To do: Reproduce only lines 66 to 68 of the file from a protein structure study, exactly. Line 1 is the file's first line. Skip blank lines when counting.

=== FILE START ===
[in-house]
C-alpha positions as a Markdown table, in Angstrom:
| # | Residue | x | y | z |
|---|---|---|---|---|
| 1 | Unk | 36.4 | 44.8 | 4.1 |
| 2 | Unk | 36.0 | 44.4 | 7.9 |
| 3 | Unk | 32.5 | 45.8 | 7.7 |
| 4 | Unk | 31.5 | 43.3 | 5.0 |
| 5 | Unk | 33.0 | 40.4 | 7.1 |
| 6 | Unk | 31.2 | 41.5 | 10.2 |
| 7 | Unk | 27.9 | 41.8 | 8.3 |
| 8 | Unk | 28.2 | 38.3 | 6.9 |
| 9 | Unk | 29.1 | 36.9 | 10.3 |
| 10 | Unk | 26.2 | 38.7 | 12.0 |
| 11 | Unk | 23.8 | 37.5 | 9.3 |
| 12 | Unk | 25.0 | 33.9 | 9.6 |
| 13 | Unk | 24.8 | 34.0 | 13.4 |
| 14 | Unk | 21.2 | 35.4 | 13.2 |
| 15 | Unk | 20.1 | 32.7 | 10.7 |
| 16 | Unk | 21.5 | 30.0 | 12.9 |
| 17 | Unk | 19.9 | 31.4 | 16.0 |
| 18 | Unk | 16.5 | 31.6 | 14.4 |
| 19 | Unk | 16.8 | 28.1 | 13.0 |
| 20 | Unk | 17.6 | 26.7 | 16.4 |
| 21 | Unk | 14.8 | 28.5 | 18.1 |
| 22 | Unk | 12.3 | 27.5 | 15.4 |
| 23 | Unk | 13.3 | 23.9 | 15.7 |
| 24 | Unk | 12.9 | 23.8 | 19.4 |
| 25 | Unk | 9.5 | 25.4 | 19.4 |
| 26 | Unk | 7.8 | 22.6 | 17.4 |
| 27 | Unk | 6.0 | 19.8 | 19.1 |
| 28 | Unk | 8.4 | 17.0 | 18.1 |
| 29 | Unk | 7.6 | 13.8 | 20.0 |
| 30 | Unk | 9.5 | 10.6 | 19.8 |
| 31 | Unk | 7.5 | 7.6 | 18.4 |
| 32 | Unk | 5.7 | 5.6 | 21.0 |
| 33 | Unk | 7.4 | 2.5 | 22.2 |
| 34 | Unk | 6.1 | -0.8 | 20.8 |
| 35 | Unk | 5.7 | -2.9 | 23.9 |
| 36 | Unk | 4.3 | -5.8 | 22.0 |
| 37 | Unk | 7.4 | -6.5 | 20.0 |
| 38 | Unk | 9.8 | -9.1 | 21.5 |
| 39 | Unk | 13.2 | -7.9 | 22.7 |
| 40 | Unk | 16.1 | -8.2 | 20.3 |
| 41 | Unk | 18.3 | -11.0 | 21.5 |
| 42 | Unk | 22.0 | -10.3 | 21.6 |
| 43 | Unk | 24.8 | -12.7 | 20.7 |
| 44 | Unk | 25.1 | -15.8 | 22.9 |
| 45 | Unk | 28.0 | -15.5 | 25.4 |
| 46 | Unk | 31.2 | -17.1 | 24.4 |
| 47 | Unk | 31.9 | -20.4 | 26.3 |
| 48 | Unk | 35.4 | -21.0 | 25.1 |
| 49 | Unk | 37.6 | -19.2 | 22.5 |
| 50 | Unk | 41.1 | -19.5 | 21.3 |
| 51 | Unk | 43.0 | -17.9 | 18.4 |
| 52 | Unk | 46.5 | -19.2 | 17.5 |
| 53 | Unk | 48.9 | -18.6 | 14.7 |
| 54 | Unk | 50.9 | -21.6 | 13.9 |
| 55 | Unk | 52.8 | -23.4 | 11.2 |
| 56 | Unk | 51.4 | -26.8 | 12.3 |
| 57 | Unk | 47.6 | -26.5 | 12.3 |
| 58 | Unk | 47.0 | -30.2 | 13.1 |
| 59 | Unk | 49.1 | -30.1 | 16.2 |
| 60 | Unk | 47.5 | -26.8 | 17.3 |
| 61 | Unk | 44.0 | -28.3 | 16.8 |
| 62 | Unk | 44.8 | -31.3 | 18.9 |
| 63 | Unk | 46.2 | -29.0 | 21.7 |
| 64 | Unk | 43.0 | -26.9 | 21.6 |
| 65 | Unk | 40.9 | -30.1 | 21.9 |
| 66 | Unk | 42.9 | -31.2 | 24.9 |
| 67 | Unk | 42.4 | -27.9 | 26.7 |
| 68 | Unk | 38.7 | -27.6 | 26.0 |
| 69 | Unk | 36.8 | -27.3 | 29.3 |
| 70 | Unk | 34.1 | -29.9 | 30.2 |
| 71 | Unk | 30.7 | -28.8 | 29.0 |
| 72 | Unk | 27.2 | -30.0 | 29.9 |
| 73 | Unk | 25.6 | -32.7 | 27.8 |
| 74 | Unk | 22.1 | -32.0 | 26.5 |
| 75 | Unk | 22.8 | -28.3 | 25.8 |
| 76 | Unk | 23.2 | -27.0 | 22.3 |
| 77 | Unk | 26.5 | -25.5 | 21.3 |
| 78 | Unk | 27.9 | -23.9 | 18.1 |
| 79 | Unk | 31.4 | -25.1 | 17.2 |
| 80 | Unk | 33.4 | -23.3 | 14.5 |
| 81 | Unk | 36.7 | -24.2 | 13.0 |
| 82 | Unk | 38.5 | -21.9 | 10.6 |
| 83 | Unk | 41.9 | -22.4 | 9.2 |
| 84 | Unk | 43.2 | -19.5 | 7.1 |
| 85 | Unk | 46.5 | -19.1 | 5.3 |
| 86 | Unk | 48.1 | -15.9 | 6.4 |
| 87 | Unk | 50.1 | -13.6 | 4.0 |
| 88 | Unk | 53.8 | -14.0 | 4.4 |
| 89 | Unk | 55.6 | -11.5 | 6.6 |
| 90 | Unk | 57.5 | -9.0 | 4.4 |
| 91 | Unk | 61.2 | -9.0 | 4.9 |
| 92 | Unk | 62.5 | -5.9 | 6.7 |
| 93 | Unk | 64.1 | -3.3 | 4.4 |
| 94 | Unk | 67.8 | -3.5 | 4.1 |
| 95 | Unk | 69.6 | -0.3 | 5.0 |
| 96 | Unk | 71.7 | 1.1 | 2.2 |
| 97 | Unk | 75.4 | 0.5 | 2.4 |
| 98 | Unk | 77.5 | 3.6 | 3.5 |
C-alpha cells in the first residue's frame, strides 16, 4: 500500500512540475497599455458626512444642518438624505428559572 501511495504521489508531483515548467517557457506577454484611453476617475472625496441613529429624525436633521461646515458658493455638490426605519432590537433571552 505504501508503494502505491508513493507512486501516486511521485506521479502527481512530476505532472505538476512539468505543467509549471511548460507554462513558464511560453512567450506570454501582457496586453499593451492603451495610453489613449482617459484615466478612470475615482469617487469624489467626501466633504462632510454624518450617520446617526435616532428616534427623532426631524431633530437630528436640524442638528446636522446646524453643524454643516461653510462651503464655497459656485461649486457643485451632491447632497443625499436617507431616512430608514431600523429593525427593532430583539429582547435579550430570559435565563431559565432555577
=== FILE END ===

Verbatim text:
| 62 | Unk | 44.8 | -31.3 | 18.9 |
| 63 | Unk | 46.2 | -29.0 | 21.7 |
| 64 | Unk | 43.0 | -26.9 | 21.6 |